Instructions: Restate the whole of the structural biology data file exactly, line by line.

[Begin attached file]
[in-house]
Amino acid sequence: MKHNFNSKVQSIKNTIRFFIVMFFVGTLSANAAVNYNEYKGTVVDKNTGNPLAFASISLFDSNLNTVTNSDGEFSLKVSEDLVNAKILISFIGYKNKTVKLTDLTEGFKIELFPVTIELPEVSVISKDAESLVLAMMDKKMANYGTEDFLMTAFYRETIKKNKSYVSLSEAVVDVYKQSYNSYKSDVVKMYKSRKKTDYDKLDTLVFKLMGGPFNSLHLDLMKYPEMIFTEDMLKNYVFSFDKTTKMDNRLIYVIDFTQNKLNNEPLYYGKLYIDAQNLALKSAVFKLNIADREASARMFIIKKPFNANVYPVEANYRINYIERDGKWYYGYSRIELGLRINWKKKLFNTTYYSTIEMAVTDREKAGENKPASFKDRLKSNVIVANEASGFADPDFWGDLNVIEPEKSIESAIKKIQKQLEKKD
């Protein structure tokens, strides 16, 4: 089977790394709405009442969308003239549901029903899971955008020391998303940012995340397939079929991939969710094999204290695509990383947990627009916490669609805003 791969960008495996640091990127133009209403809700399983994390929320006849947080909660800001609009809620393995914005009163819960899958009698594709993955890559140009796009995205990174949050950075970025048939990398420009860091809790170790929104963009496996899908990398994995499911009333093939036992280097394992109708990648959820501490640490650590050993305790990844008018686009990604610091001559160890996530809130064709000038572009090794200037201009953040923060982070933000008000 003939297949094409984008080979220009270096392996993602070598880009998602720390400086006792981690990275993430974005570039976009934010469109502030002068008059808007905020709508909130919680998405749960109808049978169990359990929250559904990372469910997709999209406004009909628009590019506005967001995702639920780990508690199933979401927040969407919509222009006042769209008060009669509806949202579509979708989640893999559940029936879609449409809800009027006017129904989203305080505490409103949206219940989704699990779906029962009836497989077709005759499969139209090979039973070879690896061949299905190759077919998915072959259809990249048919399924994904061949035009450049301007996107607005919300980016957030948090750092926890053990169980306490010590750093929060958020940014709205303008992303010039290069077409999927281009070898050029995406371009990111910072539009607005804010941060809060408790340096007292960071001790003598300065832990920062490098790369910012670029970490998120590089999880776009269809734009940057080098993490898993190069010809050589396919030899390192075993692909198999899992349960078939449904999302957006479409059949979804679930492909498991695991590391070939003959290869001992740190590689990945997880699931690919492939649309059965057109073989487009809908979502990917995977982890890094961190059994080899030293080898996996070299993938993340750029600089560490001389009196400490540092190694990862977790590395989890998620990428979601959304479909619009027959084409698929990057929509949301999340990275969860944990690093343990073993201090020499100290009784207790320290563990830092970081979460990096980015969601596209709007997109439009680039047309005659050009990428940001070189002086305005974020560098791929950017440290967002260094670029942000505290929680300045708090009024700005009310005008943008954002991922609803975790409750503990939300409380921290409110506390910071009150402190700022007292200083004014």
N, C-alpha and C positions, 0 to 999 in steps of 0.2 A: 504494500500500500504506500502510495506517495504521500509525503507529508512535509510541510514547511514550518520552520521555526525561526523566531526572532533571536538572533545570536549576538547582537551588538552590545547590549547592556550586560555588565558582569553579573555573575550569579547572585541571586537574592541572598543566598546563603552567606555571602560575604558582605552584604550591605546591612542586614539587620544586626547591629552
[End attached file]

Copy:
[in-house]
Amino acid sequence: MKHNFNSKVQSIKNTIRFFIVMFFVGTLSANAAVNYNEYKGTVVDKNTGNPLAFASISLFDSNLNTVTNSDGEFSLKVSEDLVNAKILISFIGYKNKTVKLTDLTEGFKIELFPVTIELPEVSVISKDAESLVLAMMDKKMANYGTEDFLMTAFYRETIKKNKSYVSLSEAVVDVYKQSYNSYKSDVVKMYKSRKKTDYDKLDTLVFKLMGGPFNSLHLDLMKYPEMIFTEDMLKNYVFSFDKTTKMDNRLIYVIDFTQNKLNNEPLYYGKLYIDAQNLALKSAVFKLNIADREASARMFIIKKPFNANVYPVEANYRINYIERDGKWYYGYSRIELGLRINWKKKLFNTTYYSTIEMAVTDREKAGENKPASFKDRLKSNVIVANEASGFADPDFWGDLNVIEPEKSIESAIKKIQKQLEKKD
């Protein structure tokens, strides 16, 4: 089977790394709405009442969308003239549901029903899971955008020391998303940012995340397939079929991939969710094999204290695509990383947990627009916490669609805003 791969960008495996640091990127133009209403809700399983994390929320006849947080909660800001609009809620393995914005009163819960899958009698594709993955890559140009796009995205990174949050950075970025048939990398420009860091809790170790929104963009496996899908990398994995499911009333093939036992280097394992109708990648959820501490640490650590050993305790990844008018686009990604610091001559160890996530809130064709000038572009090794200037201009953040923060982070933000008000 003939297949094409984008080979220009270096392996993602070598880009998602720390400086006792981690990275993430974005570039976009934010469109502030002068008059808007905020709508909130919680998405749960109808049978169990359990929250559904990372469910997709999209406004009909628009590019506005967001995702639920780990508690199933979401927040969407919509222009006042769209008060009669509806949202579509979708989640893999559940029936879609449409809800009027006017129904989203305080505490409103949206219940989704699990779906029962009836497989077709005759499969139209090979039973070879690896061949299905190759077919998915072959259809990249048919399924994904061949035009450049301007996107607005919300980016957030948090750092926890053990169980306490010590750093929060958020940014709205303008992303010039290069077409999927281009070898050029995406371009990111910072539009607005804010941060809060408790340096007292960071001790003598300065832990920062490098790369910012670029970490998120590089999880776009269809734009940057080098993490898993190069010809050589396919030899390192075993692909198999899992349960078939449904999302957006479409059949979804679930492909498991695991590391070939003959290869001992740190590689990945997880699931690919492939649309059965057109073989487009809908979502990917995977982890890094961190059994080899030293080898996996070299993938993340750029600089560490001389009196400490540092190694990862977790590395989890998620990428979601959304479909619009027959084409698929990057929509949301999340990275969860944990690093343990073993201090020499100290009784207790320290563990830092970081979460990096980015969601596209709007997109439009680039047309005659050009990428940001070189002086305005974020560098791929950017440290967002260094670029942000505290929680300045708090009024700005009310005008943008954002991922609803975790409750503990939300409380921290409110506390910071009150402190700022007292200083004014």
N, C-alpha and C positions, 0 to 999 in steps of 0.2 A: 504494500500500500504506500502510495506517495504521500509525503507529508512535509510541510514547511514550518520552520521555526525561526523566531526572532533571536538572533545570536549576538547582537551588538552590545547590549547592556550586560555588565558582569553579573555573575550569579547572585541571586537574592541572598543566598546563603552567606555571602560575604558582605552584604550591605546591612542586614539587620544586626547591629552